David Stephan and his wife Collet Stephan arrive at court on March 10, 2016 in Lethbridge, Alta. (THE CANADIAN PRESS/David Rossiter)

Accused mother cries at Alberta trial over boy who died of meningitis

Parents charged with failing to provide necessaries of life for their son who died in 2012

The mother of a toddler who died of bacterial meningitis broke down several times Tuesday as she testified at her trial that she is still haunted by her boy’s death.

Collet Stephan told court that she still counts Ezekiel, who was 19 months old when he died, among her current living children.

“He’s my son,” she said tearfully. “My role as a stay-at-home mom is to care for my children. It’s my purpose. It’s why I was put on Earth.”

Stephan and her husband, David, are charged with failing to provide the necessaries of life for Ezekiel, who died in March 2012.

The Crown argues the Stephans should have sought medical treatment for the boy sooner. The couple opted to treat him with alternative medicines.

A jury convicted the couple in 2016, but the Supreme Court of Canada ordered a second trial. It is being heard by a judge without a jury and David Stephan is acting as his own lawyer.

Collet Stephan testified that she has vivid memories of some aspects of Ezekiel’s death but has blocked out others.

“It was an extremely traumatic time which no parent should have to go through,” she said.

Ezekiel first stopped breathing while she was holding him and listening to him inhale irregularly.

“I had patted him on the back and he started breathing again. I carried him to the bedroom and when I laid him on the bed he stopped breathing again.”

She said she pinched his nose and blew into his mouth and he coughed up mucus and fluid and seemed to improve.

The Stephans called 911 while driving the boy to hospital.

The couple have testified that they originally thought Ezekiel had croup and that they treated him with natural remedies. They saw no reason to take him to hospital despite his having a fever and lacking energy.

Collet Stephan said she did research on both viral and bacterial meningitis.

“In my mind, I’m thinking out of the two he would be closer to viral meningitis than he was the bacterial,” she said.

After discussing the matter with her husband, they decided not to take Ezekiel to the hospital right away.

“I didn’t see any health concerns warranting him to see the doctor. If he starts to exhibit symptoms, we should take him in.”

David Stephan testified they suspected Ezekiel may have contracted viral meningitis. It is less serious and usually clears up on its own, but the bacterial form can be fatal if not treated quickly with antibiotics.

“I recall distinctly that bacterial meningitis wasn’t on the radar,” he told Crown prosecutor Britta Kristensen during her cross-examination. “If we thought he had a fatal infection, we would have been to the doctor right away.”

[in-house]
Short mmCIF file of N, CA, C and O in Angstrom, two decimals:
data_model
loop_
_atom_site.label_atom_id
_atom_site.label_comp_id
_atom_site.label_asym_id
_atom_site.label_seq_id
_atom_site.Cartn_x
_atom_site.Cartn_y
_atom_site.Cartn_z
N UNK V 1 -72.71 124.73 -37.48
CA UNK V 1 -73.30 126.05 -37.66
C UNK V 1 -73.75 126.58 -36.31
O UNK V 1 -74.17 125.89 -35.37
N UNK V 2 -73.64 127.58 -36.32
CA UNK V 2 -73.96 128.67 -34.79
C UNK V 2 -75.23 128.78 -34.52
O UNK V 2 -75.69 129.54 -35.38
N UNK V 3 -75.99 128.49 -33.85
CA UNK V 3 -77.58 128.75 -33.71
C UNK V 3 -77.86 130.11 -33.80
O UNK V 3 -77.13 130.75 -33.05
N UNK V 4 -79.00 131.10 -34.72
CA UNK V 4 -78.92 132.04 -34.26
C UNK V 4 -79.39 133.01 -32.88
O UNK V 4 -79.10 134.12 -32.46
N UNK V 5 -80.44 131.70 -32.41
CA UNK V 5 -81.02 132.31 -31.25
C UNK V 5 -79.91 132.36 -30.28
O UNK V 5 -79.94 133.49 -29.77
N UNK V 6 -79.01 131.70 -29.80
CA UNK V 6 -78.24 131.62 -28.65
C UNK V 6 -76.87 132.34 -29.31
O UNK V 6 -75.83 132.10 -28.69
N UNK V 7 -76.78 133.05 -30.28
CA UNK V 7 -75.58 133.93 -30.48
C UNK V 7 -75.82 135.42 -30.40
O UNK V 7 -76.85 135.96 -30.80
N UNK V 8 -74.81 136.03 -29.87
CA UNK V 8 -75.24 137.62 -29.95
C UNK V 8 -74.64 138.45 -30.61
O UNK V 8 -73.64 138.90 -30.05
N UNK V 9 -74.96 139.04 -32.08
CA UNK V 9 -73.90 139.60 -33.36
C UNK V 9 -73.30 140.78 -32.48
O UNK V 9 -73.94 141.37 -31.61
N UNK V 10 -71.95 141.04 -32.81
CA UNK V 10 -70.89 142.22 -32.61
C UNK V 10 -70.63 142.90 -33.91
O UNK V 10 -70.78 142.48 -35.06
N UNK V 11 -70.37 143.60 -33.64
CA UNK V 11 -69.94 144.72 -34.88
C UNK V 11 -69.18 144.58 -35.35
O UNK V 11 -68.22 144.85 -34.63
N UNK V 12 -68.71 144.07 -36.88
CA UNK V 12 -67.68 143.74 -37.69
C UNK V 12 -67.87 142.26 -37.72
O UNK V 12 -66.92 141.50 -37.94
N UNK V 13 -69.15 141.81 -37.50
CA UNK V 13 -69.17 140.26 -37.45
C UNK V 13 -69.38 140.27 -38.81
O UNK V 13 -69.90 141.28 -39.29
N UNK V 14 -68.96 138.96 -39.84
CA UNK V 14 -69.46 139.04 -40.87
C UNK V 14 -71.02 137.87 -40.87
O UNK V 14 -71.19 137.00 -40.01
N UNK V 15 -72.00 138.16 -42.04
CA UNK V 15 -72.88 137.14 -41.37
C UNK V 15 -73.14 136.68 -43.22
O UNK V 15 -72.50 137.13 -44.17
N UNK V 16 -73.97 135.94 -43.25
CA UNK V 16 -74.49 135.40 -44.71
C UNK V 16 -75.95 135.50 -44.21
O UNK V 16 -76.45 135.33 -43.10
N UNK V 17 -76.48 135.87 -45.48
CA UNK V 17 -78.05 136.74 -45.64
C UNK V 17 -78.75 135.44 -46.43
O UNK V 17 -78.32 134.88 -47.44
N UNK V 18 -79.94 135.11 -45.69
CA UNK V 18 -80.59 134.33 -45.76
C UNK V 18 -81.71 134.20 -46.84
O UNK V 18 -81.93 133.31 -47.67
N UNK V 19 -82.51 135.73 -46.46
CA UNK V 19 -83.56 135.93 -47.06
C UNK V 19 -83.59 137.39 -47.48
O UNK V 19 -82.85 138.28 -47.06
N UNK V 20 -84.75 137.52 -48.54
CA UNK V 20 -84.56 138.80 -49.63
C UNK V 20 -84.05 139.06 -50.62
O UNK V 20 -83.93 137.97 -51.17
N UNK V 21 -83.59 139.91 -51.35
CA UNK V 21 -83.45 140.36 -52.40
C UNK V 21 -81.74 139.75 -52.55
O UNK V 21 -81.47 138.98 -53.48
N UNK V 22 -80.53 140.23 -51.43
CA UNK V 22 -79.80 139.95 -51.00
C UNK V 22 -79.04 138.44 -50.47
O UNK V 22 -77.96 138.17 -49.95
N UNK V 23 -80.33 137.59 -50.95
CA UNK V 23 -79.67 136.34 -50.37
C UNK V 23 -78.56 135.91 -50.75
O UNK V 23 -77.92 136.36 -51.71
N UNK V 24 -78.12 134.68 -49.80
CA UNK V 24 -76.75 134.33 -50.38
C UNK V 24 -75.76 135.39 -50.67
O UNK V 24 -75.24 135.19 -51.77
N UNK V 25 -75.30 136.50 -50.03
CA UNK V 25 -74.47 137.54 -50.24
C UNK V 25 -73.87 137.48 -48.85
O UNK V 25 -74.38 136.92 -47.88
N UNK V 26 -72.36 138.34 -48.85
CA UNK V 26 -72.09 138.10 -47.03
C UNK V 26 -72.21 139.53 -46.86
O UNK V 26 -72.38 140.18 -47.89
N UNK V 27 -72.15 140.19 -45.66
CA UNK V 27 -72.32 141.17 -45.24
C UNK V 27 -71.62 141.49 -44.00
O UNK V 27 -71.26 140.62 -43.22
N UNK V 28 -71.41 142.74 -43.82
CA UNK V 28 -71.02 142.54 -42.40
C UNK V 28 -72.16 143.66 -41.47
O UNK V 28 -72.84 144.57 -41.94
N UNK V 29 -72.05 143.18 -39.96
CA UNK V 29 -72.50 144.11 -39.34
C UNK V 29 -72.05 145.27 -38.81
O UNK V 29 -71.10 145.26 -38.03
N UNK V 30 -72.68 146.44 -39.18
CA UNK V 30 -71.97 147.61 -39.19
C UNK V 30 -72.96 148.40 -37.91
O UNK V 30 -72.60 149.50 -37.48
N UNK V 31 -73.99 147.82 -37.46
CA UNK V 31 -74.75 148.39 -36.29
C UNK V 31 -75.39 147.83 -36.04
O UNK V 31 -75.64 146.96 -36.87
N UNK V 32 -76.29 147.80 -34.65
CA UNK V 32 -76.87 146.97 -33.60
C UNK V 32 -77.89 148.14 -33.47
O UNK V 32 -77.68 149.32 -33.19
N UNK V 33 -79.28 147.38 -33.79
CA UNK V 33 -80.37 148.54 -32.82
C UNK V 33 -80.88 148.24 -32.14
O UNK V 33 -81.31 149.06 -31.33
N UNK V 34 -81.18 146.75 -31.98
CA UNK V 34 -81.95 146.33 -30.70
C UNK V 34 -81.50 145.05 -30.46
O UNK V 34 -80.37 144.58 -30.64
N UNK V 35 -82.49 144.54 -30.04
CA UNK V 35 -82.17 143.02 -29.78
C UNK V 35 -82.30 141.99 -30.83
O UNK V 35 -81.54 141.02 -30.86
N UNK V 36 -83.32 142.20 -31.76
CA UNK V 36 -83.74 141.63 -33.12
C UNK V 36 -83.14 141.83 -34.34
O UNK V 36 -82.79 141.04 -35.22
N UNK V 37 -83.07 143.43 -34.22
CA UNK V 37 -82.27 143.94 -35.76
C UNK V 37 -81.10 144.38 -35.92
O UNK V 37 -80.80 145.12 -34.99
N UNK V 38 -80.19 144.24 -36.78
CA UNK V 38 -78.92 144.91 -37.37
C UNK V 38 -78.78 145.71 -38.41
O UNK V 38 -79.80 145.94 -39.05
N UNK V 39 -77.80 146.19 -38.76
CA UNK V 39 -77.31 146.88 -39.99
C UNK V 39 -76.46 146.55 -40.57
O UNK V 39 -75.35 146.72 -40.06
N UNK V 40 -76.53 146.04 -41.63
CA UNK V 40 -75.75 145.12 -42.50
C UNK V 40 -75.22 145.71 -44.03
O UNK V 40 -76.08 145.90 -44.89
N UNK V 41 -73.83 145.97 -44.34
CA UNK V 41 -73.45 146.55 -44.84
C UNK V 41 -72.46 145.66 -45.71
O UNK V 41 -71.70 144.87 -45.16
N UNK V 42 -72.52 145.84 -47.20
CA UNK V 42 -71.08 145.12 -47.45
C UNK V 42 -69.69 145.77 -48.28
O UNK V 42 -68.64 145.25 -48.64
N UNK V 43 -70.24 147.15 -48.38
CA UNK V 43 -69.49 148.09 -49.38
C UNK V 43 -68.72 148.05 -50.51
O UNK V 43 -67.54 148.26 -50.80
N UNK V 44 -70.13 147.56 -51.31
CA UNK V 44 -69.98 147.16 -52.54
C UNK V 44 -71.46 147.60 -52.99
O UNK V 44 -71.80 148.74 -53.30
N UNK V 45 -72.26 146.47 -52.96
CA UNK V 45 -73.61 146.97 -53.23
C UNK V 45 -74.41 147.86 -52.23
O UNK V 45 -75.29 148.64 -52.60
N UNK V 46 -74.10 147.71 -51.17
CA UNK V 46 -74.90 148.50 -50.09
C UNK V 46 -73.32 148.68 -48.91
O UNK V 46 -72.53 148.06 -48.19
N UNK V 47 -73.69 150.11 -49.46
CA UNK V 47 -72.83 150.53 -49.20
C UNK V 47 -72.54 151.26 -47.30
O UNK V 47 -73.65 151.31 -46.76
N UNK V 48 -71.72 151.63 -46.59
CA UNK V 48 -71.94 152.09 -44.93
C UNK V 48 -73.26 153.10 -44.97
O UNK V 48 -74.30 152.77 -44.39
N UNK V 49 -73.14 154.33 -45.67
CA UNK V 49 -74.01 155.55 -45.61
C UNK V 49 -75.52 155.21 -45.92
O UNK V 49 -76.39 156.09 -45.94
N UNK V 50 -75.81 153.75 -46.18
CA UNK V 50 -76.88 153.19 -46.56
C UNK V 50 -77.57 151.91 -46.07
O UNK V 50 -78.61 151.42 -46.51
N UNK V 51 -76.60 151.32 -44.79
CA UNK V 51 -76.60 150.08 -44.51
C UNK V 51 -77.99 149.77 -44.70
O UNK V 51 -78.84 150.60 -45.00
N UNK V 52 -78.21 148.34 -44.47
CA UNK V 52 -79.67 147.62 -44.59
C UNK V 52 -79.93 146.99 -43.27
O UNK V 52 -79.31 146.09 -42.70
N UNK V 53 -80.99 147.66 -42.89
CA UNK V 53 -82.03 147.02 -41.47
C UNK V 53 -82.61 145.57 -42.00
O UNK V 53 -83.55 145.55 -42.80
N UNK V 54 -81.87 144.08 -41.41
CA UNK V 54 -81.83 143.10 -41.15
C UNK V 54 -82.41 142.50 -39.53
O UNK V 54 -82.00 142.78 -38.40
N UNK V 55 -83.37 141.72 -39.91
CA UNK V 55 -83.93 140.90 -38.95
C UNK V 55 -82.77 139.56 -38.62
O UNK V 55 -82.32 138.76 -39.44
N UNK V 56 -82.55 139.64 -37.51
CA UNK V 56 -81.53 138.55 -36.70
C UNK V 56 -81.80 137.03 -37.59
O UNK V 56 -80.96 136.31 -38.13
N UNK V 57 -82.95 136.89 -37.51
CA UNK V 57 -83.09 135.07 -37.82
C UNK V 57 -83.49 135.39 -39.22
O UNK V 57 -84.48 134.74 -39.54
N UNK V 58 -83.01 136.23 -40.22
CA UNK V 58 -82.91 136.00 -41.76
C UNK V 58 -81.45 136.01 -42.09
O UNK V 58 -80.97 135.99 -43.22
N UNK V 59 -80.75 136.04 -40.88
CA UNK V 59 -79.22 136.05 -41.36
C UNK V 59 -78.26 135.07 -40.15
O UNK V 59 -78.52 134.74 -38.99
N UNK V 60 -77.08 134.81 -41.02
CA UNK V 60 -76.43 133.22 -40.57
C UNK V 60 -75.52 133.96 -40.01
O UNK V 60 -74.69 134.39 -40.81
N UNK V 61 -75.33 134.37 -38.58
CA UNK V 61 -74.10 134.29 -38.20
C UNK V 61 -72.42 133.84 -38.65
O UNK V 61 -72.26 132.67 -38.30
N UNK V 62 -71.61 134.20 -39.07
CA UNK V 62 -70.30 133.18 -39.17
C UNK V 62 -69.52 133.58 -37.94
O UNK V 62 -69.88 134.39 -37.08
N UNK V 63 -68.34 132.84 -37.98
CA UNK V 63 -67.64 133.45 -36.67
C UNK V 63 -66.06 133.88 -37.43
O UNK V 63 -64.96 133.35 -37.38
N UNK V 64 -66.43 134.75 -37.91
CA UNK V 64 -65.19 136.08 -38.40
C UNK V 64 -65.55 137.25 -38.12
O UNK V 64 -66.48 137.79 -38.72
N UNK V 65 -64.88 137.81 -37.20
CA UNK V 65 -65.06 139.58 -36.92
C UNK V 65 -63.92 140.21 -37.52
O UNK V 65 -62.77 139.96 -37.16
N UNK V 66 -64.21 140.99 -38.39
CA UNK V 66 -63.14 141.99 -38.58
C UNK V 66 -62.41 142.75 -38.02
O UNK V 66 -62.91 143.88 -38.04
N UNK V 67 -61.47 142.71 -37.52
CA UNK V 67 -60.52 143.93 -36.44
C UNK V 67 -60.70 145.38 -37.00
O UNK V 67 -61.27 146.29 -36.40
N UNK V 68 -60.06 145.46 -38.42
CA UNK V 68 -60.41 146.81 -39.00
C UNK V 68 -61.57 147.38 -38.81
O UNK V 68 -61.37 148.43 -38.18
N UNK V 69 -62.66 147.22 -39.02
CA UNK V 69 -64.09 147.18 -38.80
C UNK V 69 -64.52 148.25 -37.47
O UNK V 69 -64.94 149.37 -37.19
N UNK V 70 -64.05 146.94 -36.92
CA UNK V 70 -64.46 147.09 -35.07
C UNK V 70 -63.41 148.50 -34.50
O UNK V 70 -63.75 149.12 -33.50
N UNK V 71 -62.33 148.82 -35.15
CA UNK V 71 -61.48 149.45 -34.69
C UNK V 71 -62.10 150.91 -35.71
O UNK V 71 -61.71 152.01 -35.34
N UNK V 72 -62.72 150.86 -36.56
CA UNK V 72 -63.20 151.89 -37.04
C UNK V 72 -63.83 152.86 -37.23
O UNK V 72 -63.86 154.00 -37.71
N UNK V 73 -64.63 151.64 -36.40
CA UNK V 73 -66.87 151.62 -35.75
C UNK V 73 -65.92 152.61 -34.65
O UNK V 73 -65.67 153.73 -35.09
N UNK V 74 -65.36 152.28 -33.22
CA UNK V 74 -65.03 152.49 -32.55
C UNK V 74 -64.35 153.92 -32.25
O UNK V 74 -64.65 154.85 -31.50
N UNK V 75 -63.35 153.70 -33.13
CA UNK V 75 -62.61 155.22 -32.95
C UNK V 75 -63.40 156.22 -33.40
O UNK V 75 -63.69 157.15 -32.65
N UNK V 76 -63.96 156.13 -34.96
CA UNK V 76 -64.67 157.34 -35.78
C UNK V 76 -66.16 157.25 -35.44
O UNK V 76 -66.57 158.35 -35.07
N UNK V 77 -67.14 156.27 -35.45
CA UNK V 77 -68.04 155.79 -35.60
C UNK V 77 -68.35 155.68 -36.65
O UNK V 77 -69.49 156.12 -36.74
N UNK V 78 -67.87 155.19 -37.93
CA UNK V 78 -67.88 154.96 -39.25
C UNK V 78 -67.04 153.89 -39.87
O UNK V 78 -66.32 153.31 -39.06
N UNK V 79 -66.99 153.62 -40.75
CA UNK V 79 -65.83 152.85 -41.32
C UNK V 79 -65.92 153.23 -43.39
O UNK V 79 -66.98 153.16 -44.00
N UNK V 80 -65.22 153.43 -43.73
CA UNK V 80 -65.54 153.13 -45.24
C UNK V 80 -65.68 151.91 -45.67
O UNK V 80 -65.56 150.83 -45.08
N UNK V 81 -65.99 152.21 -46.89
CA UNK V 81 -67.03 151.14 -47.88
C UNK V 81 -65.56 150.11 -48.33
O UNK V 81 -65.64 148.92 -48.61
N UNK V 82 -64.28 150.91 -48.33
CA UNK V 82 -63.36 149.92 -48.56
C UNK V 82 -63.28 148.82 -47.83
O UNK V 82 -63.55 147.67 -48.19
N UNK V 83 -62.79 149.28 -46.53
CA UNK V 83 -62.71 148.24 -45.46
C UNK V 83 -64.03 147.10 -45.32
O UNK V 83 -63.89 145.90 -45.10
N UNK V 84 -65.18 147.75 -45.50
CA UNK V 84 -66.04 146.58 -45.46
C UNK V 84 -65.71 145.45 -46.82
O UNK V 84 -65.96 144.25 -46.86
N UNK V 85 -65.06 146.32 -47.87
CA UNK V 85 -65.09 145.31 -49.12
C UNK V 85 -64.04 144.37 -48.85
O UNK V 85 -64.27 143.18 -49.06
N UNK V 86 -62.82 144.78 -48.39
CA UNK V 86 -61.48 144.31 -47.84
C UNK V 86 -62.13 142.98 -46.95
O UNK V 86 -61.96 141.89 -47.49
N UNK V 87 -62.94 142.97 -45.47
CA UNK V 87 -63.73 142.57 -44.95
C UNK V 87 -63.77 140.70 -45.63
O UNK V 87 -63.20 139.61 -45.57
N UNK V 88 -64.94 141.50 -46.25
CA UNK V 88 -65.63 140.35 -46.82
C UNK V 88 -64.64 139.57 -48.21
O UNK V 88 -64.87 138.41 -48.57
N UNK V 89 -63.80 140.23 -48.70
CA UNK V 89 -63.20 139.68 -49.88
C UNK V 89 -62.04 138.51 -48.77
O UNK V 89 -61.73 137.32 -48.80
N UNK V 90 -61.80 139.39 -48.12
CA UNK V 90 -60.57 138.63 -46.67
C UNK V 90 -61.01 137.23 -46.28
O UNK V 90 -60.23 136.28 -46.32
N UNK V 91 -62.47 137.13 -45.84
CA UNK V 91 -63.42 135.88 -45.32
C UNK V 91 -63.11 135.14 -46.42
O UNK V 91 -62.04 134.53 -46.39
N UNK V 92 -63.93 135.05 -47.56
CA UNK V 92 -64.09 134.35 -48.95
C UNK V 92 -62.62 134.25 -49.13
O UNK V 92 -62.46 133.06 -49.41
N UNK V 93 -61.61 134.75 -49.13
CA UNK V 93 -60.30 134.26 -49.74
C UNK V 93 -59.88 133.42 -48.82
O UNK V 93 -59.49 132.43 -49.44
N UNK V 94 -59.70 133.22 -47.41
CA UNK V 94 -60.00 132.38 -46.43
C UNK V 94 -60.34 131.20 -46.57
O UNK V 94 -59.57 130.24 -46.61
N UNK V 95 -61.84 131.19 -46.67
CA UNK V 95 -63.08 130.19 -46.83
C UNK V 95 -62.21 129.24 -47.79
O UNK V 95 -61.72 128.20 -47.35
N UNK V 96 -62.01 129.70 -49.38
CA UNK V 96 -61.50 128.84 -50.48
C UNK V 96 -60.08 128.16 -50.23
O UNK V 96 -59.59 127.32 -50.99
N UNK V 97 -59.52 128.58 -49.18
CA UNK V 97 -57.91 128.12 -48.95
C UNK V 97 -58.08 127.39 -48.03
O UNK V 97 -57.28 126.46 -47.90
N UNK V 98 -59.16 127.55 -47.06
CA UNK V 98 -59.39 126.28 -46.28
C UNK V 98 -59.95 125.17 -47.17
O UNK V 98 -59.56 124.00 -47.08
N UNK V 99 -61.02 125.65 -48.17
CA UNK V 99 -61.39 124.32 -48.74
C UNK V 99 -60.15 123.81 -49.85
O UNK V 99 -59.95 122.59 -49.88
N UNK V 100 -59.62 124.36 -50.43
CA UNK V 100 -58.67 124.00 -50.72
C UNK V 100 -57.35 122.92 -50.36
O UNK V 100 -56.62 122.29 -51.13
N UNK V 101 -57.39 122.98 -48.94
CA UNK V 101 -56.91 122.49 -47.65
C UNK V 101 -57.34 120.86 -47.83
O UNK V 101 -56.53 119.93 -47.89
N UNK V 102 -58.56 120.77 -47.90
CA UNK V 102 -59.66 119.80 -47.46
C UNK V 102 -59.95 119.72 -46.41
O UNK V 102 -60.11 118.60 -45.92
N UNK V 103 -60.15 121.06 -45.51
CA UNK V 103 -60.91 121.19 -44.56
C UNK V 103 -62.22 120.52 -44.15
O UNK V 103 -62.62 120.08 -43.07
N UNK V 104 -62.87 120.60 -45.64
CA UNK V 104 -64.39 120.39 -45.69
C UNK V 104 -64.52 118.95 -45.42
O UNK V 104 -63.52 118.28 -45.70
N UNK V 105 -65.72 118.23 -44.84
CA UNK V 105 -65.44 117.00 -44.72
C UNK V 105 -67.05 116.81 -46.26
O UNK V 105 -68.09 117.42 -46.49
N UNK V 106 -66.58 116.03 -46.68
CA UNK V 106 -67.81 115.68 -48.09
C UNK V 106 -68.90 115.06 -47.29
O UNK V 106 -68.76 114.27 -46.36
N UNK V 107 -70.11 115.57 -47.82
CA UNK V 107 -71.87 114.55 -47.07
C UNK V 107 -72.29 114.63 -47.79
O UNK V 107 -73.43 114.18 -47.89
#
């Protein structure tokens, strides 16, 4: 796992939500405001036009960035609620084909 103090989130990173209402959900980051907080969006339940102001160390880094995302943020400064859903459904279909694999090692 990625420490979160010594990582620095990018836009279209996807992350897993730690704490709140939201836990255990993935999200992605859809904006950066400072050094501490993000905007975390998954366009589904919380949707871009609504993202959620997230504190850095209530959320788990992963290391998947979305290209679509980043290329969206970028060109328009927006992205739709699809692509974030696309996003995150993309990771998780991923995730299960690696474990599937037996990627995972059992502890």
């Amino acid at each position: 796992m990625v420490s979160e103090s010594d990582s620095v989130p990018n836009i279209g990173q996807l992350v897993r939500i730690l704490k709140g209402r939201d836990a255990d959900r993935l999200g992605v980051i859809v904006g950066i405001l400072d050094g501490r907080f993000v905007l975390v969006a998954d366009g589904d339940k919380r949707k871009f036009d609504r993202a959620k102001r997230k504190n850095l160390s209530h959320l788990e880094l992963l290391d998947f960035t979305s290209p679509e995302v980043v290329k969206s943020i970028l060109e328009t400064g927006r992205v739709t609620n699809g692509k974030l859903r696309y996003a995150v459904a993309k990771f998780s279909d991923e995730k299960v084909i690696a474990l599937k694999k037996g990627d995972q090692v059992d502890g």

He testified that his wife did call a friend at one point who was a nurse and a midwife. The friend mentioned the possibility Ezekiel might have meningitis but she wasn’t sure.

Stephan told court that he was “100 per cent convinced” that Ezekiel had recovered, until he noticed the child had an odd breathing pattern.

He said the couple continued to treat him with natural remedies, even after the toddler was declared brain dead at the children’s hospital in Calgary.

“We were given no hope whatsoever. We weren’t willing to let go,” he said. “We would cling onto anything.”

Bill Graveland, The Canadian Press

Like us on Facebook and follow us on Twitter

Get local stories you won't find anywhere else right to your inbox.
Sign up here

Just Posted

Making memories: Quesnel Lake a second home for Gerich family

The family moved around B.C. for work but always returned to Quesnel Lake

Quesnel and District Daycare needs to find new home by winter

The daycare is a non-profit society and has asked city for help

This and that for seniors: play phone magic now for real

My smartphone … yes, I do have one, is way smarter than me

Canadian policing organization calls for decriminalization of simple illicit drug possession

Canadian Association of Chiefs of Police want policing focus of opioid crisis to be replaced with a health one

Hefty undeclared driver charges piling up, ICBC warns customers

Average extra penalty $2,971 after an at-fault accident

Survey, hotline launched amid probe into racist blood-alcohol guessing game at B.C. hospital

Mary Ellen Turpel-Lafond has been appointed to lead an investigation by Health Minister Adrian Dix

B.C. appeals judge’s decision to leave three clubhouses in Hells Angels hands

The province has filed two notices of appeal related to the B.C. Supreme Court decision

Conservation officers relocate Spirit bear known to roam northwestern B.C.

Bear roamed valley north of Terrace for many years

B.C. premier applauds call to decriminalize drug possession

Police shouldn’t struggle with health issues, Horgan says

VIA Rail lays off 1,000 unionized workers across the country

Northern B.C. route Jasper to Prince George to Prince Rupert is not affected by VIA Rail layoffs

Indigenous leader Ed John pleads not guilty to historical sex charges

Ed John’s lawyer entered the plea by telephone on behalf of his client

Woman who talked to unconscious husband for 30 years gets solace from B.C. study

Ian Jordan suffered a head injury when he and another officer were on their way to a call in Victoria in September 1987

Most Read